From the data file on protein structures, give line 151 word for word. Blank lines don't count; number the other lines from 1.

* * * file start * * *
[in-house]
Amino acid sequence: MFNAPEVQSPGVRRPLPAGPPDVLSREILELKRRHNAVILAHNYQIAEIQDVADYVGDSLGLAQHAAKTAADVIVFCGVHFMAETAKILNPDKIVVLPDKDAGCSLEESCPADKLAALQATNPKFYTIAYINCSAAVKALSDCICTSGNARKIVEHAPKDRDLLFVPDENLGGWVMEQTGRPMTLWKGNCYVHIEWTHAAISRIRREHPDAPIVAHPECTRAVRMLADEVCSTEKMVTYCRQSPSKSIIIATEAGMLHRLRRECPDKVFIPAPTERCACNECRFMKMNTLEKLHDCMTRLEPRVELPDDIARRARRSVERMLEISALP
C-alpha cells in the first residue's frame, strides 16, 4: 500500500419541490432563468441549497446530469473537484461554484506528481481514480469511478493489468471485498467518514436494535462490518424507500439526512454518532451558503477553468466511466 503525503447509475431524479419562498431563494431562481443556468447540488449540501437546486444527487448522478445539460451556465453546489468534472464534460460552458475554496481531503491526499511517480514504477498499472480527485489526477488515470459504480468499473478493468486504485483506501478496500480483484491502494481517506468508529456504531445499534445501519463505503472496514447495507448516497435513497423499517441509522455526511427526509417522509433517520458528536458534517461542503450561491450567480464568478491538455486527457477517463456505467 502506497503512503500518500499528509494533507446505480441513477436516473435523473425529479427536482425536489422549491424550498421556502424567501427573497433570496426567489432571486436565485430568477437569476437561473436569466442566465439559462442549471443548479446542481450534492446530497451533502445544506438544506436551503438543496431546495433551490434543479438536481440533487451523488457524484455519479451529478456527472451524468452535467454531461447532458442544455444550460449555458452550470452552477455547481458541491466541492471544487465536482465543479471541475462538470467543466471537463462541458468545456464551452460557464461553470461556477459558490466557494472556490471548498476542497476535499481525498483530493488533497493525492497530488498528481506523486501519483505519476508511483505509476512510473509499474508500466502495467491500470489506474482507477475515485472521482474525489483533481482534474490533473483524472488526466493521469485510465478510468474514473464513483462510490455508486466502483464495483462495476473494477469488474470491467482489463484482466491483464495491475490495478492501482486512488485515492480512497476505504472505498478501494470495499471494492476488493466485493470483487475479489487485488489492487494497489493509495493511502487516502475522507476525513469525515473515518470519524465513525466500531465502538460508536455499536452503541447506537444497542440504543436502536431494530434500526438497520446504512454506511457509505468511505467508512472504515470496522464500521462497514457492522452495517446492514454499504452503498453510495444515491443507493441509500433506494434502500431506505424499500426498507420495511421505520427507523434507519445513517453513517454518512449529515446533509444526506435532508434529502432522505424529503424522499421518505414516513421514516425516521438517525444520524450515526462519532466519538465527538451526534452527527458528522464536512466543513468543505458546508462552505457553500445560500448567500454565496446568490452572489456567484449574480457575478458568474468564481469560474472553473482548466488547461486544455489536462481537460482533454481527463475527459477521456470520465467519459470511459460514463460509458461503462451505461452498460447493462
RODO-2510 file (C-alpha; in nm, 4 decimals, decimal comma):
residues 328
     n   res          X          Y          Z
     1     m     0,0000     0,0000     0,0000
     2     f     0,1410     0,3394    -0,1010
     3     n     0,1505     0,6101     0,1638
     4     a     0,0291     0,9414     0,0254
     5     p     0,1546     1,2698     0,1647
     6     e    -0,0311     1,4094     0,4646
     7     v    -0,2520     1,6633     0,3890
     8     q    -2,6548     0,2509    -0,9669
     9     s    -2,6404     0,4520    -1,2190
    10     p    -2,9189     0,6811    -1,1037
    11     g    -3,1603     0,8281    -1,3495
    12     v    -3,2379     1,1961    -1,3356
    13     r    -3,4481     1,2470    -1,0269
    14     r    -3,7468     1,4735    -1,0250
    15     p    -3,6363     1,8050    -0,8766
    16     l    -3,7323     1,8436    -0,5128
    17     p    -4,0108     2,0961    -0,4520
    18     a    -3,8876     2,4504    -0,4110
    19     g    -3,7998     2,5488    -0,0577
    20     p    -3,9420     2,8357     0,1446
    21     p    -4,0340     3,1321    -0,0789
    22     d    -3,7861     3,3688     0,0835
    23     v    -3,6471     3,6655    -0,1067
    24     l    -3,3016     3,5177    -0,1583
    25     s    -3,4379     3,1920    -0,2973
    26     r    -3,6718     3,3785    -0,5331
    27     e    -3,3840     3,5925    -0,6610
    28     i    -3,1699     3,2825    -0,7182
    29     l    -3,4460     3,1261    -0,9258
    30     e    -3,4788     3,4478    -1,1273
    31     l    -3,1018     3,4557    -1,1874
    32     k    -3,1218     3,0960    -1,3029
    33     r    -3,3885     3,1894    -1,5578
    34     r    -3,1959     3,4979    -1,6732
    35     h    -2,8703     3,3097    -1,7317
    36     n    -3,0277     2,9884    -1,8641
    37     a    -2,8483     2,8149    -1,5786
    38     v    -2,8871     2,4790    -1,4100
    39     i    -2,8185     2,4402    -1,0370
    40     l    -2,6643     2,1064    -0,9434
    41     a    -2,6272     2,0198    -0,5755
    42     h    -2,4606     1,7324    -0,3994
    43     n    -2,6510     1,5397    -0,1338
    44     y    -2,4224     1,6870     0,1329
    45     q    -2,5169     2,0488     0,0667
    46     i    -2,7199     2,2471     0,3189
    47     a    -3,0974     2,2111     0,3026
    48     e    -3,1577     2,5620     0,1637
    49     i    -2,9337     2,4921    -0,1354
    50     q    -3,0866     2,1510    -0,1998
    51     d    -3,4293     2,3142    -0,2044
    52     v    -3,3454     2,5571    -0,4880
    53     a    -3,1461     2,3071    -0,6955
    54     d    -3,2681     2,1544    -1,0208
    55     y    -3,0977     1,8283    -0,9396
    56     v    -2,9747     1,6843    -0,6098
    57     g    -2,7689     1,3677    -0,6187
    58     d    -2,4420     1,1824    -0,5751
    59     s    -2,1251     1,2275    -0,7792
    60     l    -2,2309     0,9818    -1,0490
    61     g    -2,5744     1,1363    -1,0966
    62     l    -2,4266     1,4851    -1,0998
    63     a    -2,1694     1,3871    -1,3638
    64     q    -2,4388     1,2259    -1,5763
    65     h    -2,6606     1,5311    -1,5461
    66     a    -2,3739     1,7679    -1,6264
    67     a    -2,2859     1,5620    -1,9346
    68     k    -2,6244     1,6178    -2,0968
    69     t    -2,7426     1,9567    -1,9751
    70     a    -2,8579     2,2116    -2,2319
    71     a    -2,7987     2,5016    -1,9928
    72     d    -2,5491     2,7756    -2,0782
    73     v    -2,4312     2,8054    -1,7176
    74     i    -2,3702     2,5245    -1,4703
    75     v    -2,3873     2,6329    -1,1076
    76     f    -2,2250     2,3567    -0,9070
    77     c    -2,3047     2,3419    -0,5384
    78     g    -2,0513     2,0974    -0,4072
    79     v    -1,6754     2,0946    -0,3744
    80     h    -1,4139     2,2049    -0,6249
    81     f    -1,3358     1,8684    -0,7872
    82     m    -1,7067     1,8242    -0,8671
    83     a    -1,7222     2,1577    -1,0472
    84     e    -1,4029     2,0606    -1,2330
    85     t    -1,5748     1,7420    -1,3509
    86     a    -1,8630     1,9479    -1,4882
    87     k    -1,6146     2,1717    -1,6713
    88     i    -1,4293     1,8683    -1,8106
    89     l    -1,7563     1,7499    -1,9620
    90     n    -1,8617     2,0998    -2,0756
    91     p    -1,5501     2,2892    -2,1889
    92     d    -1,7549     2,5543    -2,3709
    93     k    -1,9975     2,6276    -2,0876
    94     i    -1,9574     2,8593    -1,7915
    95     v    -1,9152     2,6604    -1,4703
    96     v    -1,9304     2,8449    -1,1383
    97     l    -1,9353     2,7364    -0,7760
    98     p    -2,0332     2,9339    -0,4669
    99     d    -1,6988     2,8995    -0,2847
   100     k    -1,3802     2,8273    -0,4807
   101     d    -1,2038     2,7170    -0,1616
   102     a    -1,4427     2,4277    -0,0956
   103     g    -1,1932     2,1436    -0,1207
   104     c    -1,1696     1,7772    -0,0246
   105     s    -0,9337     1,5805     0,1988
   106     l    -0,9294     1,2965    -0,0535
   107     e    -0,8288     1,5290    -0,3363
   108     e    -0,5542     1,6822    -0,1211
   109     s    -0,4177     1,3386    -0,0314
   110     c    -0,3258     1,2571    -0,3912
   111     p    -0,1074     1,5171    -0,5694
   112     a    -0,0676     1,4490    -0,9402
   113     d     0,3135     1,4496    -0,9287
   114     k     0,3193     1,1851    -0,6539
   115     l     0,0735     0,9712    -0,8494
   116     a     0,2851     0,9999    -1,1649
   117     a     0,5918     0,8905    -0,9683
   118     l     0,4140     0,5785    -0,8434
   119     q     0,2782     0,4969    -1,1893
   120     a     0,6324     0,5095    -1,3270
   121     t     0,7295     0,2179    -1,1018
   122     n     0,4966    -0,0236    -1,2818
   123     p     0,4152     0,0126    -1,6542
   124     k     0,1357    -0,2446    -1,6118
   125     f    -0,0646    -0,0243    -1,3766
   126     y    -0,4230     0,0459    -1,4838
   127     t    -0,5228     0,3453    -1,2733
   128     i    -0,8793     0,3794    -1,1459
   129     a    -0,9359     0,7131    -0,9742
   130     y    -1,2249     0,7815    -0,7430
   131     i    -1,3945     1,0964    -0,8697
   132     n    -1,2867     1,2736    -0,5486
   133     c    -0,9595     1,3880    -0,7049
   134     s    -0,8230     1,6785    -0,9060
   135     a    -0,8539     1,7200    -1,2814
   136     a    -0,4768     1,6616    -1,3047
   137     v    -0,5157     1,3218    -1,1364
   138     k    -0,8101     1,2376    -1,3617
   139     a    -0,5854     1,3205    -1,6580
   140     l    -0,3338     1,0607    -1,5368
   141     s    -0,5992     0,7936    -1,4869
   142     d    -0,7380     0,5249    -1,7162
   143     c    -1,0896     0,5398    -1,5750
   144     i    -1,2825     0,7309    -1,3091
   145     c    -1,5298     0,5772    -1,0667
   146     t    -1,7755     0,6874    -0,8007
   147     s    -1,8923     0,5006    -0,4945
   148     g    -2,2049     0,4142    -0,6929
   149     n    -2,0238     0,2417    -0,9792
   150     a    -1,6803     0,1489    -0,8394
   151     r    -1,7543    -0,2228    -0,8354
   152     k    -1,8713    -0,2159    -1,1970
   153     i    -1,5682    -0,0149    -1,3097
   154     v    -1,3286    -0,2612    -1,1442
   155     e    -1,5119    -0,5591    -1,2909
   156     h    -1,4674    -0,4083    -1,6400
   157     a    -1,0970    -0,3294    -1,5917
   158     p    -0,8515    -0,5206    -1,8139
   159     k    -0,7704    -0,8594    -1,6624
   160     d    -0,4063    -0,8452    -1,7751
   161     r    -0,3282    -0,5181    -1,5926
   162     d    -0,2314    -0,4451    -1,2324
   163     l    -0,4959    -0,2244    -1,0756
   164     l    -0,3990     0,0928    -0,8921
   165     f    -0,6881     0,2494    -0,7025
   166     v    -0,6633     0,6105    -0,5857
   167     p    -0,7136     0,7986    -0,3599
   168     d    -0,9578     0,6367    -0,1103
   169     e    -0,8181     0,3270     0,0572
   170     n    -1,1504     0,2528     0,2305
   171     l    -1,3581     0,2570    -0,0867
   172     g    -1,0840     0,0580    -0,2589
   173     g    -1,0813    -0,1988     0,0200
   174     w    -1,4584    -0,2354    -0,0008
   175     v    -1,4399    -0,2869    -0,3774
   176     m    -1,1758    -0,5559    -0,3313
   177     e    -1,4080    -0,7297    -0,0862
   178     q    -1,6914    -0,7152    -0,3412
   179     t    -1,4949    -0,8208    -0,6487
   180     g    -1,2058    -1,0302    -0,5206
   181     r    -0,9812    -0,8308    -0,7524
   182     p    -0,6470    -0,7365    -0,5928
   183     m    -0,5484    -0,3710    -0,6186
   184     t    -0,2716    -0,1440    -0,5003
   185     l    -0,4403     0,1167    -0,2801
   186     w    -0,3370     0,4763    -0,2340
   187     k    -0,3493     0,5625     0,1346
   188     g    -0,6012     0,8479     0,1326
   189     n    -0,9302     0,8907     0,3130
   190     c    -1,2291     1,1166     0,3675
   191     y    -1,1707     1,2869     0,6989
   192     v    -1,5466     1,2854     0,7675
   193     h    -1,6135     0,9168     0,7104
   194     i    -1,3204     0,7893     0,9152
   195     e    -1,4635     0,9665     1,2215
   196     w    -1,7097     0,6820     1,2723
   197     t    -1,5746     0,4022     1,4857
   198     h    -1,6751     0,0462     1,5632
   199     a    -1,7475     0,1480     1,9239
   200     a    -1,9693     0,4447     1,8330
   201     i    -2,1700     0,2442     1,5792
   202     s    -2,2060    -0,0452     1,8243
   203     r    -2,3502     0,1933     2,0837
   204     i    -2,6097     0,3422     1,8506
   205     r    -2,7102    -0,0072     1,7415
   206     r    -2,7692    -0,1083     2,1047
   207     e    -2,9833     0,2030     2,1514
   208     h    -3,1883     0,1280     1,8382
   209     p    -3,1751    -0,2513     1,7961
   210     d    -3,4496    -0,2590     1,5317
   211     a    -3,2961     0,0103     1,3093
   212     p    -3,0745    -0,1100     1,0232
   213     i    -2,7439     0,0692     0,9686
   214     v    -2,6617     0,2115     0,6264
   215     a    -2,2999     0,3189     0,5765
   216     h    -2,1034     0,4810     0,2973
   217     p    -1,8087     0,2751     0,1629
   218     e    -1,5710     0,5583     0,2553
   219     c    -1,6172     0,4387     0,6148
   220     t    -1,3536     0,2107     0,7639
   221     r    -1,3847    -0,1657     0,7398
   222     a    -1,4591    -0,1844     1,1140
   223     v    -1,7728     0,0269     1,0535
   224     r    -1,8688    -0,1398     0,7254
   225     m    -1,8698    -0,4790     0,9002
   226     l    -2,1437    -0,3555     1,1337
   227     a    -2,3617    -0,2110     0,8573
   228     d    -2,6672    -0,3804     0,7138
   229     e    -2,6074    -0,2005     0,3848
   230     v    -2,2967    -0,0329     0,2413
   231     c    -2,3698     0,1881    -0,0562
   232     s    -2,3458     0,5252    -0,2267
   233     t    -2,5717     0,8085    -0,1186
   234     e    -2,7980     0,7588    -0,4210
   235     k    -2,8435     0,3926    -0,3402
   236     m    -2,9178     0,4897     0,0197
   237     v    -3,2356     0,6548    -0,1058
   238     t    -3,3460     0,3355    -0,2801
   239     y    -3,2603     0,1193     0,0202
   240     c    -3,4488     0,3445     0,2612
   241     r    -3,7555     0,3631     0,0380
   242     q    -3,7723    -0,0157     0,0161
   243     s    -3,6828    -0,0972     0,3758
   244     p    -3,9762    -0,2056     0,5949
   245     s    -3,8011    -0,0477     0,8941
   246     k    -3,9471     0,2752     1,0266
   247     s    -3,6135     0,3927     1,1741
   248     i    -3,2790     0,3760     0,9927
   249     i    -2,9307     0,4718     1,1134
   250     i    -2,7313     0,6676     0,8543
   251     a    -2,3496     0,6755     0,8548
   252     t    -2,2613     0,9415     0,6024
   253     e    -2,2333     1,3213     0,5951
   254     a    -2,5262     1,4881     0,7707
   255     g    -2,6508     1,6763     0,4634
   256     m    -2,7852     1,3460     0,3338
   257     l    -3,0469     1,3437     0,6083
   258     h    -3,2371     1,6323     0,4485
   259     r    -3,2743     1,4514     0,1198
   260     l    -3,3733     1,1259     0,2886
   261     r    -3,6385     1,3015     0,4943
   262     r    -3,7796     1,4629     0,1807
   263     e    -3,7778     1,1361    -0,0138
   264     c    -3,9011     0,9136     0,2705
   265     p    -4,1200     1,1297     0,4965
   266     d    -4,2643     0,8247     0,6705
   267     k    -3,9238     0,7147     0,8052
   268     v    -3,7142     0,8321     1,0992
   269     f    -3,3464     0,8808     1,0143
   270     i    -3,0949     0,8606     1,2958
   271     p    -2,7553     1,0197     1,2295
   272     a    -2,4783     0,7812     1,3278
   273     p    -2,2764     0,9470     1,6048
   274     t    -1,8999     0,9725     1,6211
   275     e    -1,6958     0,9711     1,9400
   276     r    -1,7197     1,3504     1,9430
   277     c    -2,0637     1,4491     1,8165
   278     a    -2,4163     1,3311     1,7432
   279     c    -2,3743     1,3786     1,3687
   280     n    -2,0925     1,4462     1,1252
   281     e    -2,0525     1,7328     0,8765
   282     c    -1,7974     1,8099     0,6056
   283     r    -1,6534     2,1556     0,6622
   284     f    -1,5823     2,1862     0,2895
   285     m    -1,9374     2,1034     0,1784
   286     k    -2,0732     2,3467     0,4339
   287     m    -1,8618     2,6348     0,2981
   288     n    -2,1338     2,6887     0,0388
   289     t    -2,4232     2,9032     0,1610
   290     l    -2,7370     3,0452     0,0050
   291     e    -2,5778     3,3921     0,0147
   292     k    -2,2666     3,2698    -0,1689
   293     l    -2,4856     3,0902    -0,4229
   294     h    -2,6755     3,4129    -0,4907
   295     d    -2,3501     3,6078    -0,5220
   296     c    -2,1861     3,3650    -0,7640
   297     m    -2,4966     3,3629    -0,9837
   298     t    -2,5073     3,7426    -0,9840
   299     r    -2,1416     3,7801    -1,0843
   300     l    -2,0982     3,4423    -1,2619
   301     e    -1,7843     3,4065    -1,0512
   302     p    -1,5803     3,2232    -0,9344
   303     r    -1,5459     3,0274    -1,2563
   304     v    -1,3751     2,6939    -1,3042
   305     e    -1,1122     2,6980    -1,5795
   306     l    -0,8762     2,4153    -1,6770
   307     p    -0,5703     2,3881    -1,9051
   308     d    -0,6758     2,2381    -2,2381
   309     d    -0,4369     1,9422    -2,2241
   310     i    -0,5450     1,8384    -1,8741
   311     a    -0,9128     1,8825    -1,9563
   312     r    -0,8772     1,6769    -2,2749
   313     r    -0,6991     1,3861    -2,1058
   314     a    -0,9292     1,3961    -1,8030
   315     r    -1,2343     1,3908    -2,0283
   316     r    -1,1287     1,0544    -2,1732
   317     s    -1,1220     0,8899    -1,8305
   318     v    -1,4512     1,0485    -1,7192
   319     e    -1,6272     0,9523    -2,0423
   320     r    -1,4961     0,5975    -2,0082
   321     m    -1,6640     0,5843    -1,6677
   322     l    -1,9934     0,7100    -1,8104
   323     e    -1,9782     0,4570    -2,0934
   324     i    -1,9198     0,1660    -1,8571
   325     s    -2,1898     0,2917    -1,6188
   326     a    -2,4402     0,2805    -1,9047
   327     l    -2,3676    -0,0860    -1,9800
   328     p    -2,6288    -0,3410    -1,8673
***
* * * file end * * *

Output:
   145     c    -1,5298     0,5772    -1,0667